Frederick J. CatoPrint Page Print this page


Photographs supplied by Graeme Saunders
Cato Park commemorates Frederick J. Cato who was a benefactor of Stawell.

Frederick John Cato (1858-1935), grocer and philanthropist, was born on 15 May 1858 in a tent at Pleasant Creek (Stawell), Victoria. He was educated at Stawell State School to the age of 13 and worked in a grocery shop while studying to become a pupil-teacher. He taught at his old school until 1878 before moving to New Zealand where he was eventually in charge of a school at Invercargill. Worried about his health and tired of teaching, in May 1881 he wrote to his cousin Thomas Edwin Moran, who had established two grocery shops in Fitzroy and Carlton, asking him if there were any chance of joining in the business. On 24 July they entered partnership with £411 capital: Moran was to have two-thirds of the shares. 

The partners prospered. When Moran died in 1890, aged 30, his widow became partner in the business which by then had thirty-five branches. Cato was among the first, in 1893, to introduce six o'clock closing. The business expanded into Tasmania and into New South Wales, where Moran & Cato Ltd was formed in Sydney in 1909. In 1912 it was converted to a proprietary company with the Moran family and Cato as share-holders; Cato became governing director. In 1924 he set up wholesale companies in Melbourne and Sydney. By 1935 there were about 120 branches of Moran & Cato in Victoria and Tasmania and about 40 in New South Wales, with nearly one thousand employees.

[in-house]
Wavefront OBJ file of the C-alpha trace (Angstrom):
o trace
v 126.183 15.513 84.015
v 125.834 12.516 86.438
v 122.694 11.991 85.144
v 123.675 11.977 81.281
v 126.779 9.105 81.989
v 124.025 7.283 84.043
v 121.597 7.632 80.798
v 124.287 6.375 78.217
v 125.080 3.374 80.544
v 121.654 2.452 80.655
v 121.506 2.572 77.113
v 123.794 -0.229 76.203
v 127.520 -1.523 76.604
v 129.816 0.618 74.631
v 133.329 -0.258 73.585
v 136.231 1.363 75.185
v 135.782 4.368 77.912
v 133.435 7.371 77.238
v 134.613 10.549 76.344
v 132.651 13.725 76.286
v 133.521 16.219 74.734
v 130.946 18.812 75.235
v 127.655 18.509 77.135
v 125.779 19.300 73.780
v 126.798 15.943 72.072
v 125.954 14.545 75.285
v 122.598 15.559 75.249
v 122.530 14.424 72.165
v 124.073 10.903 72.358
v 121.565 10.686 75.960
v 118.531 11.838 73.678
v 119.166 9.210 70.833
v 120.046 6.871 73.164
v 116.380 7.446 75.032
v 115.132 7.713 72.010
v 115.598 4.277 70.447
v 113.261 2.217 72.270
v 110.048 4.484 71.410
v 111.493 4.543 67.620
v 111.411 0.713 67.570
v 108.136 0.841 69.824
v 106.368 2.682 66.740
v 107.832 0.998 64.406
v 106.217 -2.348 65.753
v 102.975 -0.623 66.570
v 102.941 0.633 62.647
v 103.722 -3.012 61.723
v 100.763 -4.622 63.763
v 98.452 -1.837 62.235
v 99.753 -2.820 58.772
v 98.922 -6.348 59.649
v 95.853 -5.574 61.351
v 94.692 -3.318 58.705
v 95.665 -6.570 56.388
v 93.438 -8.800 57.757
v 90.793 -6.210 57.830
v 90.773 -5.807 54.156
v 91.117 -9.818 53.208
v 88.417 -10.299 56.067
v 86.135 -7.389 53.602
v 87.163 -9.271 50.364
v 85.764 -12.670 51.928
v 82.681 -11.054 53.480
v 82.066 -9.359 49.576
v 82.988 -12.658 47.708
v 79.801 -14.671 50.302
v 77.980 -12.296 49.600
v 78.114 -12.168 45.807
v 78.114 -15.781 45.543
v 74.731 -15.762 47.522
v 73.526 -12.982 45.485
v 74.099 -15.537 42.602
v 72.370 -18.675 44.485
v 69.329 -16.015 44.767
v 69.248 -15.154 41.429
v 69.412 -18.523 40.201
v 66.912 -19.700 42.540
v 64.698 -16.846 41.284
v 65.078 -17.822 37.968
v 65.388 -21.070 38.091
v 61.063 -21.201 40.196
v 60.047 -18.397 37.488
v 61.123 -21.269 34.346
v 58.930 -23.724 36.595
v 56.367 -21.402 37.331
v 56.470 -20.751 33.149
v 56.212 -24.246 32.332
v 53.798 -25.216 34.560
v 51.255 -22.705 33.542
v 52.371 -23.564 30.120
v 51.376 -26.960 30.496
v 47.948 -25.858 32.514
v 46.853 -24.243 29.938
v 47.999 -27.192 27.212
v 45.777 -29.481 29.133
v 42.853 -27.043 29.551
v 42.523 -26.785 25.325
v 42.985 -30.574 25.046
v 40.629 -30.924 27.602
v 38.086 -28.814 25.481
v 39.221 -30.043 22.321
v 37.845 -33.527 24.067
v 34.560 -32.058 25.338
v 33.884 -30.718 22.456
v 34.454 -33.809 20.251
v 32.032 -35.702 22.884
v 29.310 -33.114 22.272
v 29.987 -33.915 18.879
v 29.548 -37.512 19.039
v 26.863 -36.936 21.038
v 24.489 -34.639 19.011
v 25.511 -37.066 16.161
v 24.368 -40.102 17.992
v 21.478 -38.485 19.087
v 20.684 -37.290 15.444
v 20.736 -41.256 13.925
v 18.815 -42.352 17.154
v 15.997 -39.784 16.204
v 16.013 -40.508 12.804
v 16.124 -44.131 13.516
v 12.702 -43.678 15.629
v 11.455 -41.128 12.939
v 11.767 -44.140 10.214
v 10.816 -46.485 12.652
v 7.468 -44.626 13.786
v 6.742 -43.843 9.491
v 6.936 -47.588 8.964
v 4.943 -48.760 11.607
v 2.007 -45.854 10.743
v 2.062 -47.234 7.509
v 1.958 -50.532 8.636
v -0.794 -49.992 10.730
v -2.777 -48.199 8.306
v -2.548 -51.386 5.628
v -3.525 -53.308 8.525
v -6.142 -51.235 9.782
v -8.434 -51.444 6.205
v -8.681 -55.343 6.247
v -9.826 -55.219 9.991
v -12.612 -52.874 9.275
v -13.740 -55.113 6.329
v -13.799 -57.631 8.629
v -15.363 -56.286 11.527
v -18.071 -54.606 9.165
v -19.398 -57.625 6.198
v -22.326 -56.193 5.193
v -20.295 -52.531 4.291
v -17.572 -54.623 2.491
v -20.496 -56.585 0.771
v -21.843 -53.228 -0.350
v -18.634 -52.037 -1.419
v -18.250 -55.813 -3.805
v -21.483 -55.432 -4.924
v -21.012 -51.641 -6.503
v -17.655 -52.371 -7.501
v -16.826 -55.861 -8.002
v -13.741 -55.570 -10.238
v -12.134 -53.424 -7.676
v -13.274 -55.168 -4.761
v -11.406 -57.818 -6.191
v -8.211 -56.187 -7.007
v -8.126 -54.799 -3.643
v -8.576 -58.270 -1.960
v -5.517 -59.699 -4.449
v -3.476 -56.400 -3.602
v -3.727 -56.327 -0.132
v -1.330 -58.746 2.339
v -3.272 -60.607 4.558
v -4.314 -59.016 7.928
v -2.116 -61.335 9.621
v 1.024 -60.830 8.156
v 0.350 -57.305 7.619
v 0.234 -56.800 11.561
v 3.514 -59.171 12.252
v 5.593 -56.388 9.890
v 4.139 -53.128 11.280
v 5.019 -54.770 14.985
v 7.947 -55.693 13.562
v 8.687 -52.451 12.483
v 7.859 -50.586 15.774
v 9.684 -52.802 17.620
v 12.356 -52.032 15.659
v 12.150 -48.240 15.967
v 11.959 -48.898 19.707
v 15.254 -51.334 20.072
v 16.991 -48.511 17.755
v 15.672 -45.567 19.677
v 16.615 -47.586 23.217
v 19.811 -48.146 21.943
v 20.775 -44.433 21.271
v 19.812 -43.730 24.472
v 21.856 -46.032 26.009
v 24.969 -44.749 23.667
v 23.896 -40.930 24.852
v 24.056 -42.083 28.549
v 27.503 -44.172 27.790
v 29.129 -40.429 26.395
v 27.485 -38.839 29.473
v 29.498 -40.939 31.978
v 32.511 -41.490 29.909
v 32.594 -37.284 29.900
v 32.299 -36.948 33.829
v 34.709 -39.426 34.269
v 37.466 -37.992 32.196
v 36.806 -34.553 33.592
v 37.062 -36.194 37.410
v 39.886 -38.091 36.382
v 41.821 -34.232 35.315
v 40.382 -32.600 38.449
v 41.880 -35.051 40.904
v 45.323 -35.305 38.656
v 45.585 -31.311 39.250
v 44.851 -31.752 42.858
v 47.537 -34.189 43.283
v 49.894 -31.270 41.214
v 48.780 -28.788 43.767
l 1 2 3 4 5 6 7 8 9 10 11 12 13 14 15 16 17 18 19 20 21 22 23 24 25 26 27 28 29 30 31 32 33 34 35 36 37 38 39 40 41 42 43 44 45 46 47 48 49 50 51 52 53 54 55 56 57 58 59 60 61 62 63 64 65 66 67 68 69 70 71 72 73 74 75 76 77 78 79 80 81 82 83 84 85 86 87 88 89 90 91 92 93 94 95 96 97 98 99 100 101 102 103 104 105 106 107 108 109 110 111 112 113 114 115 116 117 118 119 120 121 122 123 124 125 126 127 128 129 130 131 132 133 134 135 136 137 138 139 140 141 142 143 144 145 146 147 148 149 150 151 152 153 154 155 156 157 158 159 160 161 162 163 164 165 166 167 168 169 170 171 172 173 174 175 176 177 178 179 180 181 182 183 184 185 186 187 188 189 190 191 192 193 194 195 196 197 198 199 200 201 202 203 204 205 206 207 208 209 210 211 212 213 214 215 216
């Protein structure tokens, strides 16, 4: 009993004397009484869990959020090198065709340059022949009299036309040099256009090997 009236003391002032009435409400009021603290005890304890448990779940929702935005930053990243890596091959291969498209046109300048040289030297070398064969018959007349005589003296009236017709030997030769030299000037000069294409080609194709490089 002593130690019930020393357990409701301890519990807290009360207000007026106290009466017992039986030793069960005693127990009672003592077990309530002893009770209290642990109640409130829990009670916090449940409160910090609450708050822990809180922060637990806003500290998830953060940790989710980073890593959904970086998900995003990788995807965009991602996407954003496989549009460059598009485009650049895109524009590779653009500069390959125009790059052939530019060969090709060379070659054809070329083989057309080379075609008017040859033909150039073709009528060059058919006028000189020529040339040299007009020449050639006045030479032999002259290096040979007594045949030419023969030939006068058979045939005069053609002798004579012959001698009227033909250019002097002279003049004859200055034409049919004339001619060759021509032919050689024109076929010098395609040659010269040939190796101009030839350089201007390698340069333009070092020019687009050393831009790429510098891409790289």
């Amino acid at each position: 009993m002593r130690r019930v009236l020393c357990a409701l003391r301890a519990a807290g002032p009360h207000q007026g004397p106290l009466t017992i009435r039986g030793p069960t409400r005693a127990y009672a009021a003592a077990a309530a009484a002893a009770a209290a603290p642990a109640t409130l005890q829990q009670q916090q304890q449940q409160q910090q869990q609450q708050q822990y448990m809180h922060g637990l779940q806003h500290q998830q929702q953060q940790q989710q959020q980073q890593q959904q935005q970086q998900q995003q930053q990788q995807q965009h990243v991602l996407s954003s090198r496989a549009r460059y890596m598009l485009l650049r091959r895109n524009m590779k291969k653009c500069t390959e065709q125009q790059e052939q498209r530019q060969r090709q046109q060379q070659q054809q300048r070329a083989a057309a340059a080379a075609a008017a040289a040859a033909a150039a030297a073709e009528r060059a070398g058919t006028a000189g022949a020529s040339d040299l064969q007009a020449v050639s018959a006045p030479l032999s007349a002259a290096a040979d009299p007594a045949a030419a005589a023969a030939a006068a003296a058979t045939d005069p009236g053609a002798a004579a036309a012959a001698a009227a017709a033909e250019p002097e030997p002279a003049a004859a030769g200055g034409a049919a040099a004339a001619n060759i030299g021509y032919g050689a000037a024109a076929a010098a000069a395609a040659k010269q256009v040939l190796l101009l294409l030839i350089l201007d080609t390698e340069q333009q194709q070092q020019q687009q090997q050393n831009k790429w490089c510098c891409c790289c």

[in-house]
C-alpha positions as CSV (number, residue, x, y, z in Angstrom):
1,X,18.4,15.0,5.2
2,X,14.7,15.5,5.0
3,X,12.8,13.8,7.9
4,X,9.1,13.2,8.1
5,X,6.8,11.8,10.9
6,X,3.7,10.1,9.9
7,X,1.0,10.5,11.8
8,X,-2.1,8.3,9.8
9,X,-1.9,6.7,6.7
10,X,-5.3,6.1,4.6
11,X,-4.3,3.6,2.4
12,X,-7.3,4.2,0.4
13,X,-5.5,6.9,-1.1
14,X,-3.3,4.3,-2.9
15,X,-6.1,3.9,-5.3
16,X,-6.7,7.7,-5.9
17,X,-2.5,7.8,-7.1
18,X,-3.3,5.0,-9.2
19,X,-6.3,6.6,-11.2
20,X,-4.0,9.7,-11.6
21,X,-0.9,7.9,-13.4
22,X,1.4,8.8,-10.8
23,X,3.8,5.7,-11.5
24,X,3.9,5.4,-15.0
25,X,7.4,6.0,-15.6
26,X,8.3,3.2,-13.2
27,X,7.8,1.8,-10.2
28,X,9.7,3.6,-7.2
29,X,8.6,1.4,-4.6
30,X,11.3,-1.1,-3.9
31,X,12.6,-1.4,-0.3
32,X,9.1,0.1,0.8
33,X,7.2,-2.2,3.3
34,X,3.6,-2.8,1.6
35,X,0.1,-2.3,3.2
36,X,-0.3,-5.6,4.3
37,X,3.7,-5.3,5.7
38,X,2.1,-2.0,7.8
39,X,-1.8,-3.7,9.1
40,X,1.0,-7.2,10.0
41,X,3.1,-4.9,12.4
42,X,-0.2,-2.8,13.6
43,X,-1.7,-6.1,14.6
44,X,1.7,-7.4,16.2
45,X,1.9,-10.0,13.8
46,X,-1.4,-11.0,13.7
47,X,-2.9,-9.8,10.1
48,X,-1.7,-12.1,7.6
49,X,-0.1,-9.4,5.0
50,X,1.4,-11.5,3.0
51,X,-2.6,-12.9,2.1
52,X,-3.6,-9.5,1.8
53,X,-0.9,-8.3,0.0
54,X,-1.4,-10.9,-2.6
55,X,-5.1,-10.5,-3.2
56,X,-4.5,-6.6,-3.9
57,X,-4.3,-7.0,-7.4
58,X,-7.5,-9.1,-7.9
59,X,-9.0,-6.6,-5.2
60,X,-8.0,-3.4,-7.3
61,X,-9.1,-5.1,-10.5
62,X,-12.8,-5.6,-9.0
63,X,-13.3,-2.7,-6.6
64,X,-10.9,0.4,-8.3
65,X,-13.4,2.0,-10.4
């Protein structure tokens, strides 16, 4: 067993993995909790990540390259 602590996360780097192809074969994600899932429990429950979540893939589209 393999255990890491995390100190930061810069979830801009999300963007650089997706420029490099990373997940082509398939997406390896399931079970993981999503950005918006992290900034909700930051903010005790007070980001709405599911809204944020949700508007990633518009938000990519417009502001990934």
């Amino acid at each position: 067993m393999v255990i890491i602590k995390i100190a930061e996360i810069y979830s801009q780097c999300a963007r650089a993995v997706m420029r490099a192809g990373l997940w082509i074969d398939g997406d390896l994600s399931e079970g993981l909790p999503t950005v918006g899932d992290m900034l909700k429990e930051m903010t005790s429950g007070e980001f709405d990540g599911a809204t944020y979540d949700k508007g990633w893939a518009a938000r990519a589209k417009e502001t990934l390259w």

Cato had been a founder in 1895 of the Rosella Preserving Co. and became its chairman of directors. He was also a founder in 1911 and chairman of Austral Grain & Produce Pty Ltd, and chairman of Hagita Pty Ltd, coconut-planters of Papua.

He donated many scholarships to Church schools and gave extensive properties to the Methodist Ladies' College of which he was a trustee from 1927. He supported the Methodist Boys' Home and Training Farm, Cheltenham, was active in home-mission affairs, and was a generous donor to Methodist missions in Arnhem Land, New Britain and India, which he visited in 1926. He also made generous donations to metropolitan churches of several denominations and to Stawell hospital.

The Stawell borough council has decided to alter the name of Victoria Park to Cato Park in recognition of the public-spiritedness of Mr. F. J. Cato, of Melbourne, a former Stawell resident.
The Age (Melbourne), 29 March 1930.


Address:Victoria Street, Cato Park, Stawell, 3380
GPS Coordinates:Lat: -37.058401
Long: 142.776884
Note: GPS Coordinates are approximate.
View Google Map


Monument Type:Park
Monument Theme:People


Actual Monument Dedication Date:Wednesday 26th March, 1930
Front Inscription

This Park Was Gazetted As Victoria Reserve
On December 7th, 1914.

It Was Renamed Cato Park On March 26th, 1930
As A Tribute To The Generosity Of
A Loyal Son And Benefactor Of Stawell
Unveiled November 23rd, 1982

Cr. B. R. Sherwell - Mayor  
Town of Stawell

Source: MA, ADB
Monument details supplied by Monument Australia - www.monumentaustralia.org.au
Proudly sponsored by UBC Web Design